- Flexible Usage – Second, short-term loans can be used for a variety of purposes. You can use them to pay for unexpected expenses, consolidate debt, or even finance a large purchase.
- Lower Borrowing Costs – Because short-term loans are paid back quickly, even though they tend to have higher interest rates than other types of loans, you’ll tend to pay less over the long term if you can keep up with your payments and can pay it off quickly.
What are the disadvantages of Short-Term Loans?
Of course, there are also a few disadvantages to taking out a short-term loan that you should be aware of before deciding.
- Higher Interest Rates – The first disadvantage is that short-term loans typically have higher interest rates than traditional loans. This is because they’re repaid over a shorter period of time, so lenders charge higher interest rates to make up for the fact that they’ll be getting their money back sooner.
- Shorter Repayment Periods – Another disadvantage of short-term loans is that they have shorter repayment periods than traditional loans. You’ll need to repay the loan in full within a few months, which can be difficult if you’re not prepared for it. For example, if you have an unexpected bill come up and money gets tight, you may be left struggling.
- Potential Credit Score Damage – Lastly, if you miss a payment or are late on a payment, it can damage your credit score. This is because short-term loans are reported to the credit bureaus, and any late or missed payments will show up on your report. If you have a good credit score, this can be damaging.
Which financial institutions offer Short-term loans?
Now that you know all about short-term loans, it’s time to talk about where you can get one. There are a few different financial institutions that offer short-term loans, and each has its own benefits and drawbacks.
- Banks – The first option is banks. Banks typically have lower interest rates than other types of lenders, but they also tend to be more selective when it comes to approving loans. This means that it may be difficult to qualify for a loan if you don’t have good credit.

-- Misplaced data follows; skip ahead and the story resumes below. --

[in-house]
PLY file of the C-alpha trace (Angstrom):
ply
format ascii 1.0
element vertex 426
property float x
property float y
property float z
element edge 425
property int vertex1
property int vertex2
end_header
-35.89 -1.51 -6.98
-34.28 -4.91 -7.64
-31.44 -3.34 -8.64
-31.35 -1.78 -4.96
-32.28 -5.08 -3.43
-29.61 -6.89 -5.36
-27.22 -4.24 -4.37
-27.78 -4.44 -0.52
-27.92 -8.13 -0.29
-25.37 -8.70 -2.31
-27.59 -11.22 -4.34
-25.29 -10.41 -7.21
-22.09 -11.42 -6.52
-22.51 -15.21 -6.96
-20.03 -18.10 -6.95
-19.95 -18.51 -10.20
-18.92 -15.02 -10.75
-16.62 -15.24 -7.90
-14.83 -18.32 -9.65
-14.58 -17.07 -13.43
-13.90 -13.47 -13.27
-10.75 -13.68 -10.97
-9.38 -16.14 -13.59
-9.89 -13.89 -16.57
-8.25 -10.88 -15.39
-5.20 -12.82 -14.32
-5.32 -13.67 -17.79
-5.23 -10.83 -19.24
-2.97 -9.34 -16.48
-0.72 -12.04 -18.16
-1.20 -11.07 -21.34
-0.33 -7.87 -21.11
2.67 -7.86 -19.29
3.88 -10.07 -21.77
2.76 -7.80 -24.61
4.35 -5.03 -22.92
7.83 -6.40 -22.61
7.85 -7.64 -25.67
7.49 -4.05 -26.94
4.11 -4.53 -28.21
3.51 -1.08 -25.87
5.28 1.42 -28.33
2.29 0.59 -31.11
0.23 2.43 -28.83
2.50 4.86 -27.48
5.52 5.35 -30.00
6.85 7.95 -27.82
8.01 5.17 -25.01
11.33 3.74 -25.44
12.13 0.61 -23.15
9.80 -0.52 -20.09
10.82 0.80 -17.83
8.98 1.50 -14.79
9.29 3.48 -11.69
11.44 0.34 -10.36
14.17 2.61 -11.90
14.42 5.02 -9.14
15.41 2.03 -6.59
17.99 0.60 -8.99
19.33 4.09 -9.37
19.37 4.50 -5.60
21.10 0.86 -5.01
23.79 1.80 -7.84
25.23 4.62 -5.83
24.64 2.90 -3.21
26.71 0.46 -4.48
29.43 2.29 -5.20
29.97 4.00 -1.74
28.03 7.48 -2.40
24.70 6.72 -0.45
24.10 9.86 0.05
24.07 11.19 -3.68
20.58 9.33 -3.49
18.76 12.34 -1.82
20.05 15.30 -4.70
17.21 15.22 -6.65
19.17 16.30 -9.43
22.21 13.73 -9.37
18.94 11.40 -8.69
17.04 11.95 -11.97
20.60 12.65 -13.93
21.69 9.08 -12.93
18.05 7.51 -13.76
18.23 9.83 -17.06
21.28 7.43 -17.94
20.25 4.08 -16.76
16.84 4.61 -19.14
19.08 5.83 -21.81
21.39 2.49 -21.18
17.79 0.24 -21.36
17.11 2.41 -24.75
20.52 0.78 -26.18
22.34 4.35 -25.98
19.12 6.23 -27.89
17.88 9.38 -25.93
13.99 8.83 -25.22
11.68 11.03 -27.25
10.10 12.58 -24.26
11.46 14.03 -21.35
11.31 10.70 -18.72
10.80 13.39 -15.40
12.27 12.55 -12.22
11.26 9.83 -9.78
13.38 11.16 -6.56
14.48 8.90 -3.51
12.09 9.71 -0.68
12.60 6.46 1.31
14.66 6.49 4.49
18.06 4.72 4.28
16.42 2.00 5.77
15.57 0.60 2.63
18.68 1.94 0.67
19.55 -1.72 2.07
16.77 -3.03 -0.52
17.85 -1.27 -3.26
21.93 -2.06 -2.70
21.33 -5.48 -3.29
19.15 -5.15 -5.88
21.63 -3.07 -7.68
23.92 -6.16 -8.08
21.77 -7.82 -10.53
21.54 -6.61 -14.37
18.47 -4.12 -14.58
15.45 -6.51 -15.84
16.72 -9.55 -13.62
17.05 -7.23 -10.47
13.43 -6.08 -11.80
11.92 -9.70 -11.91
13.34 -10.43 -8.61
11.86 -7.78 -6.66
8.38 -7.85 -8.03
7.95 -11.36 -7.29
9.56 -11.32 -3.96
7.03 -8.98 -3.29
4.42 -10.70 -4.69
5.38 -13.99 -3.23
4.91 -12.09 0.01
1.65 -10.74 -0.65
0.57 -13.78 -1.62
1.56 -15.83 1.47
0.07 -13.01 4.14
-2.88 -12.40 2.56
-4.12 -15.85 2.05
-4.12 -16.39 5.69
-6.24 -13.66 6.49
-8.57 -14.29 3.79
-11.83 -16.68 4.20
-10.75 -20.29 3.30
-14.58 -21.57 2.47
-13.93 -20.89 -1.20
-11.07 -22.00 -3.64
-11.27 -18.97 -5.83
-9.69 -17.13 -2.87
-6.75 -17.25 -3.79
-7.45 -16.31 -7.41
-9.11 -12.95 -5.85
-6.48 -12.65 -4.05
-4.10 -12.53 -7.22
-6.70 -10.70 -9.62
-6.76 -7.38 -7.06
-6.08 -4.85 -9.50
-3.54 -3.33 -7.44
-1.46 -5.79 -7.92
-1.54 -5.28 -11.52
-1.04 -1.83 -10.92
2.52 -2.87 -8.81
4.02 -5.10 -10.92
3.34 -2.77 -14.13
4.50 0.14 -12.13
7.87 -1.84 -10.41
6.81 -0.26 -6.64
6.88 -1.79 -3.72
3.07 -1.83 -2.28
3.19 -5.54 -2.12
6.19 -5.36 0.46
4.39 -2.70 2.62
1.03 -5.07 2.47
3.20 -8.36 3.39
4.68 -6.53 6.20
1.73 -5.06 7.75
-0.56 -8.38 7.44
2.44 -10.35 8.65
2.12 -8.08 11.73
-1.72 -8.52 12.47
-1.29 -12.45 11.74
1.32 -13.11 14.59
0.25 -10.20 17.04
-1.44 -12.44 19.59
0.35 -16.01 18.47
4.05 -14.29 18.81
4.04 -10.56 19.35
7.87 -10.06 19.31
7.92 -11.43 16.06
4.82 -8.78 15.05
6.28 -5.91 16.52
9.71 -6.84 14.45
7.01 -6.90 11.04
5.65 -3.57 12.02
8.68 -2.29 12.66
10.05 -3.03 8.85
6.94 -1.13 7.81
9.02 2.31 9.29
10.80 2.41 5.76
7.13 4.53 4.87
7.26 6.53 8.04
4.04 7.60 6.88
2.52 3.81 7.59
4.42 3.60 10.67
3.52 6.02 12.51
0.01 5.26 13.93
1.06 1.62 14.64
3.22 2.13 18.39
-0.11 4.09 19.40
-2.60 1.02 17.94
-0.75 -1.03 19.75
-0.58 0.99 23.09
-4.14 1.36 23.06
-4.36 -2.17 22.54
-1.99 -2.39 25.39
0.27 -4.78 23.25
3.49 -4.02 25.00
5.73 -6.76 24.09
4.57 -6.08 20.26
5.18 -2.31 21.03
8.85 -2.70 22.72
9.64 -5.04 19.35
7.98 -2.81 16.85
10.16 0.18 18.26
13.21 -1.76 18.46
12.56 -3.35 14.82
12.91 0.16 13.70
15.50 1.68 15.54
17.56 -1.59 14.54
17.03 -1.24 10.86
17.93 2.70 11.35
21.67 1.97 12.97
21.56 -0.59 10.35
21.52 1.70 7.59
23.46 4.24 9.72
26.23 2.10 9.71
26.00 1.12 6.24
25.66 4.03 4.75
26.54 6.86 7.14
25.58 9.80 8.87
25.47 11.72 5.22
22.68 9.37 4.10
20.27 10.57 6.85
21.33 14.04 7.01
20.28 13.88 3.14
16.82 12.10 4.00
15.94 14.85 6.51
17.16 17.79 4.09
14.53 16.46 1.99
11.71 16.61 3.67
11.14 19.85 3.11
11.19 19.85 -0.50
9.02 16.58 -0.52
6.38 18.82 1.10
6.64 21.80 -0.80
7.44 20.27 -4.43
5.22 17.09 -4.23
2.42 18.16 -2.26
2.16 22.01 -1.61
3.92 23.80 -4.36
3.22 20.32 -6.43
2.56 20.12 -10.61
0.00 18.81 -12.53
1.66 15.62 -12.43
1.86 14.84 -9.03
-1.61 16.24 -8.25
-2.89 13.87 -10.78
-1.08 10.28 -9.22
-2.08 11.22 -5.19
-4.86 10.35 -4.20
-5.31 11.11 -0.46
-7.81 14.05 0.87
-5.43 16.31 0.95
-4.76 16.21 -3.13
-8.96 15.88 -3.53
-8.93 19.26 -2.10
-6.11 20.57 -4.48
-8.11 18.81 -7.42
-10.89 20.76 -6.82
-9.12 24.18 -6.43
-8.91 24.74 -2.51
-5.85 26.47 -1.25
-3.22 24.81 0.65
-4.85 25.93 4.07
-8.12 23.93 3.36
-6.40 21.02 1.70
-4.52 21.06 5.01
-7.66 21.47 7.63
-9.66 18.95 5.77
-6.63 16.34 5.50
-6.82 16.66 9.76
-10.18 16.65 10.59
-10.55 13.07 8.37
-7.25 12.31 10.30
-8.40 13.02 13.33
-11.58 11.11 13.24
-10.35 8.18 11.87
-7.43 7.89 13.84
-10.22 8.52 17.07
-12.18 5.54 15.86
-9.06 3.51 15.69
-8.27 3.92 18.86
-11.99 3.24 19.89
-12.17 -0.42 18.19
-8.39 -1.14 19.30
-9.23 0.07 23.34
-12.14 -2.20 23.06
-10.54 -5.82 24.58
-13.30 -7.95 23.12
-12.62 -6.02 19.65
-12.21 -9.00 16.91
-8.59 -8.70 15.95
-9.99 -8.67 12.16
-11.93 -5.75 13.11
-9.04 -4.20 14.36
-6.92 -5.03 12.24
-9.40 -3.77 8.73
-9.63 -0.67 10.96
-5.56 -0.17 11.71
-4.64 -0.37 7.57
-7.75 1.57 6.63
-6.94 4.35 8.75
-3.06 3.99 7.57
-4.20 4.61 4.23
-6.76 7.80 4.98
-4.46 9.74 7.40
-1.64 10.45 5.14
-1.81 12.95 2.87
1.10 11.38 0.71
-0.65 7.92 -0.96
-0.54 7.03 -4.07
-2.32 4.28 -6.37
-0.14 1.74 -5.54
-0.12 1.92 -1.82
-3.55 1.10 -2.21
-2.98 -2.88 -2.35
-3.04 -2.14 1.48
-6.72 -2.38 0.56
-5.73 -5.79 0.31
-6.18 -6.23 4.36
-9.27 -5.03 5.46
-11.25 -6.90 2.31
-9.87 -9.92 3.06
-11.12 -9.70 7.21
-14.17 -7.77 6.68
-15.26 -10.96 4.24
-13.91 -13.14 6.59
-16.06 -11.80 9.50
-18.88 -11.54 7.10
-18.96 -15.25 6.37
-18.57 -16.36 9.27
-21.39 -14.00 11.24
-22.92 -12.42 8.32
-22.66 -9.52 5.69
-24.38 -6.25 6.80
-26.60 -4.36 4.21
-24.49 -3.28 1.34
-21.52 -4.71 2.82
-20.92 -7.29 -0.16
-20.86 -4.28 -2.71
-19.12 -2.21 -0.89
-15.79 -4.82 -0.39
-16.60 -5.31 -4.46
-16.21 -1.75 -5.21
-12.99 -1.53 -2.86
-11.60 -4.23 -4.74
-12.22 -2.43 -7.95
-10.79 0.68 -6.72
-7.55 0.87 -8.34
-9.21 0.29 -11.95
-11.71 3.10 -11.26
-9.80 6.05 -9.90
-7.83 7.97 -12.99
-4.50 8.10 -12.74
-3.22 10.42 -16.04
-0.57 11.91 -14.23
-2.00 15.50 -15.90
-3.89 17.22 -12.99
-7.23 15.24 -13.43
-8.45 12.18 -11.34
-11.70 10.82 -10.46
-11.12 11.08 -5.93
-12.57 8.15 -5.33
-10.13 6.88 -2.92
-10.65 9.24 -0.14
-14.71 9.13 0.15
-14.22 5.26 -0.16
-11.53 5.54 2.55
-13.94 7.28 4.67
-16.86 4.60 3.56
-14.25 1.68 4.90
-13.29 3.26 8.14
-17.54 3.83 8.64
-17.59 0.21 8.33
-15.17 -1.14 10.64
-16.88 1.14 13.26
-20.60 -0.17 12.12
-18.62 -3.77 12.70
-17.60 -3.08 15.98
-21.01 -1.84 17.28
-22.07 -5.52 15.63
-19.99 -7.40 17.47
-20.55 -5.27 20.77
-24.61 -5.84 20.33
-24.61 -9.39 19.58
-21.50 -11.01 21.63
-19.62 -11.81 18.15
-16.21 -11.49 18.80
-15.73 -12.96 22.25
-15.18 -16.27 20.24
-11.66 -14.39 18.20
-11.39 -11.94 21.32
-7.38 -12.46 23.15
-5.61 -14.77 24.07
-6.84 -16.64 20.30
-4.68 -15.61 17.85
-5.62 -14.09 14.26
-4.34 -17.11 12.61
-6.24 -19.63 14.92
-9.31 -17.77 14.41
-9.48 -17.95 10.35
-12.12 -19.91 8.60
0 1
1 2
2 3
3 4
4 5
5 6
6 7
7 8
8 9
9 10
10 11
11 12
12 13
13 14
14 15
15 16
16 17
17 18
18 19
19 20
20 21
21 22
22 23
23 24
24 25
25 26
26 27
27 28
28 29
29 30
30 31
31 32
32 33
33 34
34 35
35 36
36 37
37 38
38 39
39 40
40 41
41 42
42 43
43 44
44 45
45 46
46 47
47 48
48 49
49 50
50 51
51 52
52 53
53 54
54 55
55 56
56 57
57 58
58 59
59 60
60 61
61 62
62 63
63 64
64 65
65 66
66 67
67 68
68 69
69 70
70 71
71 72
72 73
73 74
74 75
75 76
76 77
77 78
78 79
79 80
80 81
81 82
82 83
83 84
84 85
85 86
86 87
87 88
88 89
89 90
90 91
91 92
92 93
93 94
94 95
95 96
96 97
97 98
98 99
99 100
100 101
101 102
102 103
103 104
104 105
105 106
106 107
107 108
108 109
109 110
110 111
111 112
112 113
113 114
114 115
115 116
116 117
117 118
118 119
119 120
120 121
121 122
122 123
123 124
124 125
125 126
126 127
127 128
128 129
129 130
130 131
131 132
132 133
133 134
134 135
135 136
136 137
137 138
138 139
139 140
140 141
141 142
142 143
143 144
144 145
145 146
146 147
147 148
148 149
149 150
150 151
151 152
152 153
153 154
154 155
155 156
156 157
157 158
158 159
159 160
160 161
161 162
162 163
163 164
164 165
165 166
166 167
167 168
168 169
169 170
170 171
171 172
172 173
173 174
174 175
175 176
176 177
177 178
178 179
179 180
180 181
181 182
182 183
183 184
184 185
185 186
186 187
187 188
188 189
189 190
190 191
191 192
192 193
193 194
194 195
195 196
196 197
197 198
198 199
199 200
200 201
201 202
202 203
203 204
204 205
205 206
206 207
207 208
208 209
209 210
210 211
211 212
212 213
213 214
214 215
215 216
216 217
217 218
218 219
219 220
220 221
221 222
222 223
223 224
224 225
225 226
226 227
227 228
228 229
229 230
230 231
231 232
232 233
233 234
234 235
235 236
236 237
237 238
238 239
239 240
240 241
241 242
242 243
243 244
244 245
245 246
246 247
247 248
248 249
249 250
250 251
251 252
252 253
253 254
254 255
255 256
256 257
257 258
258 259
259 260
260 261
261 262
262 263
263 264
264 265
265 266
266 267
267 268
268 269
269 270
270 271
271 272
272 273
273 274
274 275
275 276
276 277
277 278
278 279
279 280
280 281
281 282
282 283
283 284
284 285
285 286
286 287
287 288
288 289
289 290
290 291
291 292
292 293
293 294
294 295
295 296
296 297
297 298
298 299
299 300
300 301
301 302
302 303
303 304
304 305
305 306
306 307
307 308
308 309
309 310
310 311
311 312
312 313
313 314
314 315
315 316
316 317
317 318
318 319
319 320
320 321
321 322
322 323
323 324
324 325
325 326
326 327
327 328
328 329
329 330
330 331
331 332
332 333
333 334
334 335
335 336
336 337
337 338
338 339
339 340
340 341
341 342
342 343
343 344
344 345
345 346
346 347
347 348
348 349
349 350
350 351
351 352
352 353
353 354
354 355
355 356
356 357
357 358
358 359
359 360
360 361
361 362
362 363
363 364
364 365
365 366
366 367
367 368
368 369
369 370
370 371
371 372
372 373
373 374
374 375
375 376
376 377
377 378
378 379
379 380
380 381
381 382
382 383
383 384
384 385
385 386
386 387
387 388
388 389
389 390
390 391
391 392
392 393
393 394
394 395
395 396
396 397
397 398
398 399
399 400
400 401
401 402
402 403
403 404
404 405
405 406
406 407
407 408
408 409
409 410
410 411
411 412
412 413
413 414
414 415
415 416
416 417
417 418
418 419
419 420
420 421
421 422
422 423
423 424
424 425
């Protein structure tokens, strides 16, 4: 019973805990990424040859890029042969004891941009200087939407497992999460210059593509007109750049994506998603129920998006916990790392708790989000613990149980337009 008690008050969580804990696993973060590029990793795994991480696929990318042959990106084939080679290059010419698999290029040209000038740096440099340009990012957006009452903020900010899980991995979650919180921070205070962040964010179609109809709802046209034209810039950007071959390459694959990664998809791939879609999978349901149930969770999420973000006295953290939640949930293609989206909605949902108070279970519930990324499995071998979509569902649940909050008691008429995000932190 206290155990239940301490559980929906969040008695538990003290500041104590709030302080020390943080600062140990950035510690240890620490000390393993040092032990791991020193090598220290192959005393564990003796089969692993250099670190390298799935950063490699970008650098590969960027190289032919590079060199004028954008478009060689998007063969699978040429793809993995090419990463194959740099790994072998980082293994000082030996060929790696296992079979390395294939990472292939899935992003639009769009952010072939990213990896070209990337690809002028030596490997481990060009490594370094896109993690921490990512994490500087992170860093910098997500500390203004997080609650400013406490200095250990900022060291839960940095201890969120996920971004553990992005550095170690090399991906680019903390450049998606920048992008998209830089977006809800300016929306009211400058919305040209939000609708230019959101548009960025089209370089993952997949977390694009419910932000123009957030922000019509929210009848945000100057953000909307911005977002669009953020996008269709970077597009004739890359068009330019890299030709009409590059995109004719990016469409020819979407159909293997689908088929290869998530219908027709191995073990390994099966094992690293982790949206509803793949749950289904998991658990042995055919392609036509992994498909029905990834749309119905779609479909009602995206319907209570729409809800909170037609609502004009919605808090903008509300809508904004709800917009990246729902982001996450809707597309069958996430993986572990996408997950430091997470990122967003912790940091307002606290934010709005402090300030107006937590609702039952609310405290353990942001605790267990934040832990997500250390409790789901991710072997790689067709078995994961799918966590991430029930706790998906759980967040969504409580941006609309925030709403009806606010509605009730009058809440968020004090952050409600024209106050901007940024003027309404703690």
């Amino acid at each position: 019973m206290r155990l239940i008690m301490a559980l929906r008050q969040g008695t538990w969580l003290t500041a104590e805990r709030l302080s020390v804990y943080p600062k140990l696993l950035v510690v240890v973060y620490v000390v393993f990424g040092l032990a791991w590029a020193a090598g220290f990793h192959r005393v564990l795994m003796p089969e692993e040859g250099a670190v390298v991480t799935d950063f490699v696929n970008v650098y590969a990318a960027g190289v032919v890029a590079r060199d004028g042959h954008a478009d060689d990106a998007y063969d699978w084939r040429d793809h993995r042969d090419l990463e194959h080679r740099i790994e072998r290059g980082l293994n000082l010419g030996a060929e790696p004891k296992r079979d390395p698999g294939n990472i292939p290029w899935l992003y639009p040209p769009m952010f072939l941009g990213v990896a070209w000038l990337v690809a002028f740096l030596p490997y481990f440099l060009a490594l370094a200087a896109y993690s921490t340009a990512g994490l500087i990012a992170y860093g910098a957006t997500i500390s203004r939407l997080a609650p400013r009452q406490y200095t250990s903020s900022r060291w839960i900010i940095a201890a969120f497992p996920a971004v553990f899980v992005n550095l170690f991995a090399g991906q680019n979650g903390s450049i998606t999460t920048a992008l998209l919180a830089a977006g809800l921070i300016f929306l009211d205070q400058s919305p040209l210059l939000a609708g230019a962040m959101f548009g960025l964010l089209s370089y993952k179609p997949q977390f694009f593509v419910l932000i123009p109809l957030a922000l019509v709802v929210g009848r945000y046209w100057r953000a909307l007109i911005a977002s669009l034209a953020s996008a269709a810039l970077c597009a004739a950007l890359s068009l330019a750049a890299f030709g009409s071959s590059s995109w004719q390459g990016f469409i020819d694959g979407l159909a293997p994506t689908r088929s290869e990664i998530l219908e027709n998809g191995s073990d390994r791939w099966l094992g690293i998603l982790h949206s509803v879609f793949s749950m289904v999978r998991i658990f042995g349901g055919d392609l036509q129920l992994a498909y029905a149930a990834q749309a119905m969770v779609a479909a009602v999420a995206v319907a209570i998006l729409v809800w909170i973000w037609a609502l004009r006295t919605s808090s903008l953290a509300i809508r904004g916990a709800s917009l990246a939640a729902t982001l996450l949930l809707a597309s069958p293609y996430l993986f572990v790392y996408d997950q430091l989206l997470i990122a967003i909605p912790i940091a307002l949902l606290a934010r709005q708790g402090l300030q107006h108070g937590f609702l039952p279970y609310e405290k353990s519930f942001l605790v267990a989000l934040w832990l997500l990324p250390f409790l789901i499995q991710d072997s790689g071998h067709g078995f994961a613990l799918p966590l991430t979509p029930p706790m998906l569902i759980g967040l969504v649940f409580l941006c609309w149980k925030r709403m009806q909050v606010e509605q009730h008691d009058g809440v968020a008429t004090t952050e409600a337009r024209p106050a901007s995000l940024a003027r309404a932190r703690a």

- Credit Unions – Credit unions are another option for taking out a short-term loan. Credit unions typically have higher interest rates than banks, but they’re also less selective when it comes to approving loans. This means that you’re more likely to be approved for a loan, even if you have bad credit.
- Online Lenders – The last option is online lenders. Online lenders are typically the most flexible when it comes to approving loans, but they also tend to have the highest interest rates. This means that you could pay a lot of money in interest if you’re not careful.
When choosing which provider is best for you, it’s best to compare interest rates, fees, and terms to see which one is the best fit. Make sure to read the fine print before you sign any loan agreement, so you know exactly what you’re getting into. For more, read our guide to the 9 major types of financial institution.
Who qualifies for a Short-term Loan?
Now that you know all about short-term loans, you probably wonder if you qualify for one. The good news is that most people do. Short-term loans are typically available to anyone who has a steady income and a bank account.
To qualify for a short-term loan, you’ll typically need to have a job or another source of income, such as Social Security or disability benefits. You’ll also need to have a bank account, so the lender can deposit the money into your account and so you can make your payments.
In the UK, the typical rules are that:
- You must be 18 years or older
- You must have a bank account
- You must have a steady income
If you meet these requirements, you should be able to qualify for a short-term loan.
Your credit rating or score will also be taken under consideration. This means that if you have bad credit, you may still be able to qualify for a loan, but the interest rate will likely be higher.
How much does a Short-term Loan cost?
The cost of a short-term loan will vary depending on the lender, the amount you borrow, and the length of time you need to borrow it for. In general, the longer you need to borrow the money, the higher the interest rate will be.
For example, let’s say you need to borrow £500 for two months. The interest rate might be 20%, which means you’ll owe £100 in interest when the loan is due. This works out to an annual percentage rate (APR) of 240%.
To compare different loans, it’s best to look at the APR rather than just the interest rate. The APR takes into account not only the interest rate but also any fees that are charged by the lender. This makes it a more accurate representation of the true cost of the loan.
When you’re comparing loans, make sure to look at the APR so you can compare apples to apples.
The average APR of a short-term loan in the UK is currently around 1000%. This means that if you borrow £500 for two months, you’ll owe £100 in interest, but this can change since interest rates change and deals can be offered, so make sure you’re doing your research to see what’s actually out there.
How can I apply for a Short-term Loan?
Now that you know everything there is to know about short-term loans, you’re probably wondering how to apply for one. The process is actually quite simple and can be done entirely online.
- To apply for a loan, you’ll need to fill out an application with your personal and financial information. Once you’ve submitted the application, the lender will review it and decide whether or not to approve your loan.